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A to Zydeco: Saving the Diversity of American English

The National Endowment for the Humanities completes its longest continuously-funded project - the Dictionary of American Regional English, a product of a long-term collaboration among federal and state agencies, private foundations, and individual donors.

After 50 years of research and editing, the Dictionary of American Regional English has reached the letter Z. Volume V, containing entries from slab through zydeco, was published today by Harvard University Press. This extraordinary record of the diversity of American English is the longest continuously-funded project of the National Endowment for the Humanities.

The Dictionary, known as DARE, records American speech as it varies from place to place and as it has changed over more than three centuries. Not only has DARE proved essential to teachers, writers, and historians, it has also been used to solve crimes, diagnose illnesses, bolster court cases, answer congressional inquiries, and train actors. DARE’s almost 60,000 entries provide an astonishingly varied record of American regionalisms. There are 174 different words for the “dust bunnies” that collect under the bed. The dictionary shows the geographical breakdown of “soda” vs. “pop.” It differentiates “pot luck” from “pitch-in” regions, draws a line between “frying pan” and “skillet” territory, and puts forth a remarkable array of monikers for the dragonfly.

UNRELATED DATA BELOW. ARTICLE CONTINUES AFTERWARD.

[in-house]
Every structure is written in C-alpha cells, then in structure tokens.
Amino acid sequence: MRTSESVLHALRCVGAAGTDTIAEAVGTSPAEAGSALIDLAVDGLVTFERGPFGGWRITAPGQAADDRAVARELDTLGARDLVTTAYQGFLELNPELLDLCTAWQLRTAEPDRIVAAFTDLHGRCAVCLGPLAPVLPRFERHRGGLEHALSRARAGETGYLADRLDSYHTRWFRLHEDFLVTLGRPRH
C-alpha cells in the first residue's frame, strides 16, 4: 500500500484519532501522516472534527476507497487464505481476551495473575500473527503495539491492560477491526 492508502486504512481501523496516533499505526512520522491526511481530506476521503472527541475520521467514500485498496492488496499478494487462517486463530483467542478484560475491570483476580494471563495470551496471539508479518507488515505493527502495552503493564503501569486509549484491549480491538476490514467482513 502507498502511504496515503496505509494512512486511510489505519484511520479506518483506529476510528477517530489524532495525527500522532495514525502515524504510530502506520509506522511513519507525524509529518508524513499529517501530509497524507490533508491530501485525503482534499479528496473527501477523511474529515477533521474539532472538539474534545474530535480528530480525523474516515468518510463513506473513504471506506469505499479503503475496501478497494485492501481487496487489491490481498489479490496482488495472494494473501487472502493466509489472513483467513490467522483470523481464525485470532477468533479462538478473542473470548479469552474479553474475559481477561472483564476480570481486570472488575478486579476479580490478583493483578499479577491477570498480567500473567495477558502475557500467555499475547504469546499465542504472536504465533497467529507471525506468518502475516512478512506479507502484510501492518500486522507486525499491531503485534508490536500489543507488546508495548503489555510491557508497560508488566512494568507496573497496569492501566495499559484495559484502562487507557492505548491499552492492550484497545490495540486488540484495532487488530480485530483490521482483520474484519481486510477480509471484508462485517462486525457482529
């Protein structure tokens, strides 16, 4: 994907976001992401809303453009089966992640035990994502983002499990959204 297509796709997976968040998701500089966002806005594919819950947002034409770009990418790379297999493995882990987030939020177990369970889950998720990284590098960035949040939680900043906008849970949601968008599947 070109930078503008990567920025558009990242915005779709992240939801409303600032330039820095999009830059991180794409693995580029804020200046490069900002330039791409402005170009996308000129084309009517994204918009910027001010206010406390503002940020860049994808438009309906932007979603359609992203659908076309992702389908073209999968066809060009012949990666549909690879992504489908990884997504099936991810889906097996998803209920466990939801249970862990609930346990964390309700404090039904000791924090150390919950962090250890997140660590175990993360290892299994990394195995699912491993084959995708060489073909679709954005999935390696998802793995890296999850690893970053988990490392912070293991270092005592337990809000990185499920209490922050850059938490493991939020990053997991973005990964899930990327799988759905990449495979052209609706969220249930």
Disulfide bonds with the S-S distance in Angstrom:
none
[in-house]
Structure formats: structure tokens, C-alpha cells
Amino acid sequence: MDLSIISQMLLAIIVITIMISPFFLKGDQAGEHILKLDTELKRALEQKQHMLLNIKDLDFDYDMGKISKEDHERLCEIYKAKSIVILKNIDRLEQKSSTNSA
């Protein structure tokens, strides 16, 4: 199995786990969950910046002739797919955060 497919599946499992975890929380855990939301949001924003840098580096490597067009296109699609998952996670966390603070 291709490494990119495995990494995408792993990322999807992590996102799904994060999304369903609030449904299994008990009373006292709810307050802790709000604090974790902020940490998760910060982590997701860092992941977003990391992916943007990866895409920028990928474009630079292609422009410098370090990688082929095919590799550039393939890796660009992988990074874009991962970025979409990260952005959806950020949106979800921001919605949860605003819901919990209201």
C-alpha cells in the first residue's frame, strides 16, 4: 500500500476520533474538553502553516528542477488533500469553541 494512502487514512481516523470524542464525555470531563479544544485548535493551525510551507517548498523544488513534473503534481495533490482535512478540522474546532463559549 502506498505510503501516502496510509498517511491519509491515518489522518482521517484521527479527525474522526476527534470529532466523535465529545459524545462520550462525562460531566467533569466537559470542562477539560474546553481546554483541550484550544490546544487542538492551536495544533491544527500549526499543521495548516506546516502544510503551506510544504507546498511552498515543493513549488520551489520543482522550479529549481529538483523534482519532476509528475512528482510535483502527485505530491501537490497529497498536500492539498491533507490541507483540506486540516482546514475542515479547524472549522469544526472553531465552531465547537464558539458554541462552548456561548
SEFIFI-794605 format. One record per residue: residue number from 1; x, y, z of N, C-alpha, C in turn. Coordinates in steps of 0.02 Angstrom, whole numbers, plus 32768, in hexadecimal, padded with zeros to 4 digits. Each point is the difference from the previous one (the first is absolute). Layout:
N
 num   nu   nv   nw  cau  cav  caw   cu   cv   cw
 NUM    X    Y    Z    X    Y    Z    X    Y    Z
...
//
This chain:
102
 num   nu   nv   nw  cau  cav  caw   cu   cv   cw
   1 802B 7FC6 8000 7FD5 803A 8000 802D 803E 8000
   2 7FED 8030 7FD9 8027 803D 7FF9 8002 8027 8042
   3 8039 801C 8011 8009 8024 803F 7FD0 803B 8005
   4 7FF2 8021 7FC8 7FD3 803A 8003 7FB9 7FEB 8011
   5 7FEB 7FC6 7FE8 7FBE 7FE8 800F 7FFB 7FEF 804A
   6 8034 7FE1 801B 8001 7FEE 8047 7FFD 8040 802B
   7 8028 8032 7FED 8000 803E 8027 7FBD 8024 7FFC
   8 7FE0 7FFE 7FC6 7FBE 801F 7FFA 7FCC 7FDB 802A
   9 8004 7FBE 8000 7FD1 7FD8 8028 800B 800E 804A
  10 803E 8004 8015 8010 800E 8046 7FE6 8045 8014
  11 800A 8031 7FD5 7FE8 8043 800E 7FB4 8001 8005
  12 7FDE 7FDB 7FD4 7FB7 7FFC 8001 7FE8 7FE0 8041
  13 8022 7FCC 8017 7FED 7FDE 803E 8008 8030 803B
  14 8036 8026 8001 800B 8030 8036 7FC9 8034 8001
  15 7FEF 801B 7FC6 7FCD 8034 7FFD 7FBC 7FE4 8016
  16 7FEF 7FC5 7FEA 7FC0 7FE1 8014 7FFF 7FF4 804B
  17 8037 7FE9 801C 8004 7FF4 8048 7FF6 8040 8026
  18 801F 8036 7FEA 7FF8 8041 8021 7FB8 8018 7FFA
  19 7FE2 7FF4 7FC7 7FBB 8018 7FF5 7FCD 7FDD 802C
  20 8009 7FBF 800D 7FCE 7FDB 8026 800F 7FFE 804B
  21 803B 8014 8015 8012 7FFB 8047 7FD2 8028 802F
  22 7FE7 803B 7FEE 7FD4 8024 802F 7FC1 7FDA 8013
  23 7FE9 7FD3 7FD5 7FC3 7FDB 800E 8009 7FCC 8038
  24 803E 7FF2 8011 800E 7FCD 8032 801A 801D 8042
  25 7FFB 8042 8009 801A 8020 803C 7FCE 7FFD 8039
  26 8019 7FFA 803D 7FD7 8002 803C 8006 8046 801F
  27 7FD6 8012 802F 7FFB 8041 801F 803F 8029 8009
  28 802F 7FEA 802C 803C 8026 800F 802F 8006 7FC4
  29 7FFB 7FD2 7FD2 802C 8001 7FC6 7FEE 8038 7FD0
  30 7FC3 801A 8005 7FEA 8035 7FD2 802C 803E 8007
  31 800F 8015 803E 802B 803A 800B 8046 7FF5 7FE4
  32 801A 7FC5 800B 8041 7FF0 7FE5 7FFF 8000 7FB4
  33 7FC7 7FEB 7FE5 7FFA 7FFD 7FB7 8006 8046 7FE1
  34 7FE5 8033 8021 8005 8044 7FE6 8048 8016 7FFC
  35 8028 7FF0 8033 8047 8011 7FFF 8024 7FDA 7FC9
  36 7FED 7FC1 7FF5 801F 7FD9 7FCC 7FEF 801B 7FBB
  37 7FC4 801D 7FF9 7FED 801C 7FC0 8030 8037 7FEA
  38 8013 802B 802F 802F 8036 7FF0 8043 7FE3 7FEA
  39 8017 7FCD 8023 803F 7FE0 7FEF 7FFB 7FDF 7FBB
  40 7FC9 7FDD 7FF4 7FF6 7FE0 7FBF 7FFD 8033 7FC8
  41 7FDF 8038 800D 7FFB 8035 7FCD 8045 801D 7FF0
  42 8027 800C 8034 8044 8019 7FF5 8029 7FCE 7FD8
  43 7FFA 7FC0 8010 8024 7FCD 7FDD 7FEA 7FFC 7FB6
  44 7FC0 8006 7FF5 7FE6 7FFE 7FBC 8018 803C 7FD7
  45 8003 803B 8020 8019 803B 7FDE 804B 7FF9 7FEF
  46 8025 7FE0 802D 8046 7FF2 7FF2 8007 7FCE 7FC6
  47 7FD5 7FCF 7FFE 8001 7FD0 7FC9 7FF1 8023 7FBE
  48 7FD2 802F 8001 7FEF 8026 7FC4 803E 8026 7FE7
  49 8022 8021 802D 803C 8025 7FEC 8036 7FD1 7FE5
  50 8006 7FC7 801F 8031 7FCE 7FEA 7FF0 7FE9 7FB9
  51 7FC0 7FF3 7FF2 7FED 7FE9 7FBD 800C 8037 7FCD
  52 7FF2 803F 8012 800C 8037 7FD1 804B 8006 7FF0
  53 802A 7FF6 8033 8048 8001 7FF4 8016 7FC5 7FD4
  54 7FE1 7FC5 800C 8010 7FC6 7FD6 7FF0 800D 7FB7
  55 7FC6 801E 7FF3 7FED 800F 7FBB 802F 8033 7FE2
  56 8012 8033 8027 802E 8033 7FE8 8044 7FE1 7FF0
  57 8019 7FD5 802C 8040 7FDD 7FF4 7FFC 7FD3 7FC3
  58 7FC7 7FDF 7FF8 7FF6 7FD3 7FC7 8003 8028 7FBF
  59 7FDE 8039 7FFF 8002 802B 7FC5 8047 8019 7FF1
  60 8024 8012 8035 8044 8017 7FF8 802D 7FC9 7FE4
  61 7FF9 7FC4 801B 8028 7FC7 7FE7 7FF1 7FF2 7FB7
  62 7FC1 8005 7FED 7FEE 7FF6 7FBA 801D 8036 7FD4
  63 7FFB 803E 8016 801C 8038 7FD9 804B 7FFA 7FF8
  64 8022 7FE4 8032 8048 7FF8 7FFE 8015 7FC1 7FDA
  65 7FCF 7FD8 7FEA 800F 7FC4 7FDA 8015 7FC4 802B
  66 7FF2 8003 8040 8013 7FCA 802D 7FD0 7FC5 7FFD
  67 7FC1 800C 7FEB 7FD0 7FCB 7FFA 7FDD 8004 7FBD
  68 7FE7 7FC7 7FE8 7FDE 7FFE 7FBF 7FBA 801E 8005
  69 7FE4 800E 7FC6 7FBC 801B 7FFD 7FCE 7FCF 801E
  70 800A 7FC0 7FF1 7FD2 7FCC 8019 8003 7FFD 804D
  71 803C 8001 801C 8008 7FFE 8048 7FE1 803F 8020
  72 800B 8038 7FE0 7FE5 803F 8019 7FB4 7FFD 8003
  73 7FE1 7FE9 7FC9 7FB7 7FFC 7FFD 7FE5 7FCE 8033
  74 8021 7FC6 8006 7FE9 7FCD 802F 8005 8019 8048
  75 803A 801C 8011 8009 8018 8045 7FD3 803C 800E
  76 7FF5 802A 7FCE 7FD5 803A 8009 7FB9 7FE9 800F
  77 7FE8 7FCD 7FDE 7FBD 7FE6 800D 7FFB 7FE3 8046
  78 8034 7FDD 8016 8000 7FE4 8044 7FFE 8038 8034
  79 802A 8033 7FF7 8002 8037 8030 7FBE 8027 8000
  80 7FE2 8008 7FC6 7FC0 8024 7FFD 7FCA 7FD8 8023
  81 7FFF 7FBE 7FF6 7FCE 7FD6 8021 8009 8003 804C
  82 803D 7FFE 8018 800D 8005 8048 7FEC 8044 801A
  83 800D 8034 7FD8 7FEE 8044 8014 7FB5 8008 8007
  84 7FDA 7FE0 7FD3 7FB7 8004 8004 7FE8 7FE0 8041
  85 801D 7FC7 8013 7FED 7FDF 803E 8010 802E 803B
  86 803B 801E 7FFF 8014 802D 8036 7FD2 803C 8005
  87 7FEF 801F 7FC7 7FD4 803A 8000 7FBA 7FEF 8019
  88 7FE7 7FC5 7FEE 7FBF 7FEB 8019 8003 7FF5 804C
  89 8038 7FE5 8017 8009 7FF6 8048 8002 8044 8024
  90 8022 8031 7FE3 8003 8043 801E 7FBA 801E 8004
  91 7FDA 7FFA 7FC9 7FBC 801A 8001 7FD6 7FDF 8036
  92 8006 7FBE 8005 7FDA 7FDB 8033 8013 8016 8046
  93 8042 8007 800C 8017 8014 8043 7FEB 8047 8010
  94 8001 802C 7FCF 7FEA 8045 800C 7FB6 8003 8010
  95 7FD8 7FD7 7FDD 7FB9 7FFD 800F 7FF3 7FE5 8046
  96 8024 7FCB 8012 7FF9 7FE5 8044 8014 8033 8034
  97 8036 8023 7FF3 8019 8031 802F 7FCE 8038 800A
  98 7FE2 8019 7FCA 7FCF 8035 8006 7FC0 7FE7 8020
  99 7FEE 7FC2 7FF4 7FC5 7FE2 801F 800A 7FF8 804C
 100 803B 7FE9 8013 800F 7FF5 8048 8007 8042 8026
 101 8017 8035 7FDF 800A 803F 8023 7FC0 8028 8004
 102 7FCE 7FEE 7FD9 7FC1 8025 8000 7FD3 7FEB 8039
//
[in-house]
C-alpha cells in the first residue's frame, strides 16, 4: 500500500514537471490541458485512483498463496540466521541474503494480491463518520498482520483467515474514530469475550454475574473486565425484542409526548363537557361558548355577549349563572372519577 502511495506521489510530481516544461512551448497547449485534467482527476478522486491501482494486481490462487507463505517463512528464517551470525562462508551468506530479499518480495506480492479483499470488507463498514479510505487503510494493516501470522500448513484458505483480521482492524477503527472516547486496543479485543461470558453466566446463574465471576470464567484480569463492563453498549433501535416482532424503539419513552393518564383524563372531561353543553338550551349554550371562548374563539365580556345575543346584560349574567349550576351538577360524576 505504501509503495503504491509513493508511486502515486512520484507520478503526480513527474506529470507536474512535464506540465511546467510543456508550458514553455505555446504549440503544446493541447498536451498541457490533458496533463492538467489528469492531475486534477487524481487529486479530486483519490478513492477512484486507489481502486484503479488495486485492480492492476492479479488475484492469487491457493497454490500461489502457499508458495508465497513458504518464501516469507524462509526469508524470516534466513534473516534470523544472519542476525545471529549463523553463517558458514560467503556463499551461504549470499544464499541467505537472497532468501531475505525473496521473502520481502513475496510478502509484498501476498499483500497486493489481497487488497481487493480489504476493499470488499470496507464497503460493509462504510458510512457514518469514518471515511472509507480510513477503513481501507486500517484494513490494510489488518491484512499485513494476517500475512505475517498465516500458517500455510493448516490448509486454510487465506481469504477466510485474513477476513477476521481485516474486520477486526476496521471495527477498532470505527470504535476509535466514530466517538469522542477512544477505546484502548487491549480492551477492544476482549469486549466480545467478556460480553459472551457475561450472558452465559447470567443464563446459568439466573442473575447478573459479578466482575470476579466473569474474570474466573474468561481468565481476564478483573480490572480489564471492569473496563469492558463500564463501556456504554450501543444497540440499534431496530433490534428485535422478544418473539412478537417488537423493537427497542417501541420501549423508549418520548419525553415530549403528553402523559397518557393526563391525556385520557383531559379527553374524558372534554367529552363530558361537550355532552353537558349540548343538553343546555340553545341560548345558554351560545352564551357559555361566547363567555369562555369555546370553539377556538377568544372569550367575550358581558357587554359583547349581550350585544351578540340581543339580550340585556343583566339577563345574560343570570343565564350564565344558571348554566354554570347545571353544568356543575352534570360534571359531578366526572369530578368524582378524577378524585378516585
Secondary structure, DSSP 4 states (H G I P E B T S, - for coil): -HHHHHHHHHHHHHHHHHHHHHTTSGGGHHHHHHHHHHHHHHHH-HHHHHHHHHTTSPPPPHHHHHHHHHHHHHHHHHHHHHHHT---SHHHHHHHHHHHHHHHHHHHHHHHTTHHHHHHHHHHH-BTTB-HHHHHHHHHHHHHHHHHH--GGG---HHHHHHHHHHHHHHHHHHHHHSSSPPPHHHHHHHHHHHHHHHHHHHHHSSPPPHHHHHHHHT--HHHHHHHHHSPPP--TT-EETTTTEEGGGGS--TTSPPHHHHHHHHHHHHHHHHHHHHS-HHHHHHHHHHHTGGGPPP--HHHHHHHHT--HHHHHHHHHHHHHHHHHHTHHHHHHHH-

DARE is the result of a long-term collaboration among federal and state agencies, private foundations, and individual donors to support the unprecedented field research and the exacting editorial work of this daunting lexicographical effort. Winning support from panels of experts in competition with hundreds of projects decade after decade, DARE illustrates the commitment of the National Endowment for the Humanities to support projects with broad and lasting significance throughout America.

The dictionary began with field research in the 1960s, as fieldworkers in “word wagons” fanned out to 1,002 communities across America. They found natives of those communities who were willing to answer more than 1,600 questions about nearly all aspects of our daily lives—from time, weather, food, clothing, and farming, to religion, health, money, courtship, and families. Reel-to-reel tape recorders captured the voices of 1,843 of these people, yielding an invaluable collection of contrastive speech patterns and an incomparable oral history of mid-twentieth-century America.

The field research was augmented with quotations from thousands of printed sources such as newspapers, letters, diaries, novels, and government documents. The result is that each entry is an individual history of the word, from its earliest known occurrence throughout its lifespan in American English. For the last two volumes, DARE editors benefited from the recent wealth of digital resources that enhanced the treatment of entries.
The Dictionary of American Regional English project is part of the College of Letters and Science at the University of Wisconsin-Madison, where Joan Houston Hall is chief editor. It is a legacy of its fine staff and particularly of its indomitable founder, Frederic G. Cassidy, who died at age 92 in the year 2000.  Engraved on his gravestone are the words “On to Z.”

Judy Havemann is the Director of Communications at the National Endowment for the Humanities.